Don’t be fooled by all the features. Behind Apple’s WWDC was a lot of slick dealmaking, negotiating, and, er, diplomacy, of a business variety. On All Things D the WSJ explains the double game Apple is playing:
Path CEO Dave Morin, who knows firsthand the challenges of social log-ins from his photo-sharing app, tweeted during the keynote yesterday, “Twitter is the luckiest company on earth today.”
But at least one analyst and many onlookers are playing devil’s advocate by arguing that Apple is the bigger winner, having avoided paying to buy Twitter and reducing it to utility status. Shaw Wu of Sterne Agee wrote in a note to investors this morning:
“With iOS 5, Twitter becomes a system level service where AAPL integrated Twitter functionality without having to acquire the company. It begs the question of whether bringing Twitter in-house makes sense in the future.”
via What’s Twitter’s Identity Now That It’s Apple’s Identity Provider? – AllThingsD.
The author who solidified BRICs in our vocabulary gets panned in NYTBR by Stephanie Giry, editor at large at Foreign Affairs. Still–its on my “to read” list, but may only make the Kindle format instead of the more seminal ‘actual’ bookshelf:
Khanna hangs so many of his hopes for progress on the good works of the megadiplomats that his book can read like a roster of role models, an inspirational Who’s Who: let us praise John Ruggie of Harvard University and Peter Eigen of Transparency International and Carne Ross of Independent Diplomat; the International Crisis Group and LeapFrog Investments. Bizarrely, it also devolves into a kind of self-help manual that calls for “cosmopolitan, or cause-mopolitan” participation.Channeling Stephen R. Covey, Khanna identifies “the seven habits of highly effective diplomats.” And here are a couple of his injunctions, part morale-boosting, part shaming: “We are the new global architecture”; “If you can afford to buy this book, or have the technology to order it, you have no excuse not to contribute to the new megadiplomacy.”
via Mosh Pit Diplomacy – NYTimes.com.
This summer a controversy spilled over regarding a handful of innovative social entrepreneurs who, in the public offiering of SKS Microfinance, shook up the philanthropic and development community. This is now how things are to be done, many demurred.
Now, the founder of Sun Microsystems pushes the experiment further.
“There needs to be more experiments in building sustainable businesses going after the market for the poor,” he said in a telephone interview from his office in Menlo Park, Calif. “It has to be done in a sustainable way. There is not enough money to be given away in the world to make the poor well off.”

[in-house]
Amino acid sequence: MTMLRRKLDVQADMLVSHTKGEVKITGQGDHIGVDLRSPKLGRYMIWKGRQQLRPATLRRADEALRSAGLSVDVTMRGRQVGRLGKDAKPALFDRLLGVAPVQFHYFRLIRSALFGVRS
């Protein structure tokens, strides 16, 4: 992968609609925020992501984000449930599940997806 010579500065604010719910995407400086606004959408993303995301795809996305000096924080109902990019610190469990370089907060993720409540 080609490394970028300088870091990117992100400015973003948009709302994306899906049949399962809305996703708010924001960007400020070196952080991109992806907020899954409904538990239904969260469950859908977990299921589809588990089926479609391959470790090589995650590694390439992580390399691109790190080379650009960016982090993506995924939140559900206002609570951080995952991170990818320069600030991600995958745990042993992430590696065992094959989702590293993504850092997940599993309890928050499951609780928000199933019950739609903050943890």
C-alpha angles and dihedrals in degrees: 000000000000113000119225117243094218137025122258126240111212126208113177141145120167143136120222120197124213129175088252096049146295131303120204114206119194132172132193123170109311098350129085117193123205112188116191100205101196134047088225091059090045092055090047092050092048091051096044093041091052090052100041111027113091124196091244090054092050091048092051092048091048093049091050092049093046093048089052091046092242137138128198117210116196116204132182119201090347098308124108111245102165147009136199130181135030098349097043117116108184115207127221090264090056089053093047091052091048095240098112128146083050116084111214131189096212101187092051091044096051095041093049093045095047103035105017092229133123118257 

via Khosla, Sun Co-Founder, Uses Capitalism to Help Poor – NYTimes.com.
What is the promise (and danger) with businesses leading the drive to rid the world of poverty?
For ten years the Global Compact has worked to find consensus between corporate interests and UN goals of Peace, Development, and Human Rights. It’s a universal framework, framework for innovation, and a voluntary initiative. I like to think of it as the Good Housekeeping Seal of Approval for multinationals that would like to be good citizens.
One surprising note: Canada joins North Korea, Venezuela and Madagasar as nations outside of the network. That is surprising for such a globalized, multilaterally-focused country (see map below, with the non-participants in green.)
New acronyms to keep you in the UN loop for the Global Compact:
- COP= communication of progress, given by company to Global Compact
- CSR = corporte social responsibility
- AC = anticorruption policies
And finally, what has been the net impact of the global financial crisis (or “GFC” as Australians call it)? Overall, we learned that it has been good for the Global Compact via increased calls for regulation, shifts to longer term sustainability thinking, and cuts in non-strategic philanthropic spending.
Outstanding multimedia resource on the the global economic crisis, produced by the Council on Foreign Relations, touching on key issues, a timeline of the crisis unfolding, expert analysis (Sebastian Mallaby, Martin Wolf, David Rubenstein, Jhagdish Bhagwati and Ben Steil) and the responses:
Can a corporation have dual purposes, to be profitable and to change society? A new “rambling” (according to WSJ) book conveys a discussion of various viewpoints to address this question. One of the naysayers:
Lawrence Summers, the former Harvard president and former Treasury secretary, states the difficulty succinctly: “It is hard in this world to do well. It is hard to do good. When I hear a claim that an institution is going to do both, I reach for my wallet. You should too.” He offers as an example Fannie Mae and Freddie Mac, government-created corporations that were supposed to achieve a social goal — affordable housing — while operating as businesses. They did neither well, eventually leaving their catastrophic debts for taxpayers to pay.
As noted, “In the end, these differing judgments are left unresolved, as one might expect in what is essentially a collection of blog posts.”—but this is the type of question asked by the UN Global Compact, successor to the troubled Code of Conduct for TNC’s—and an important one to consider.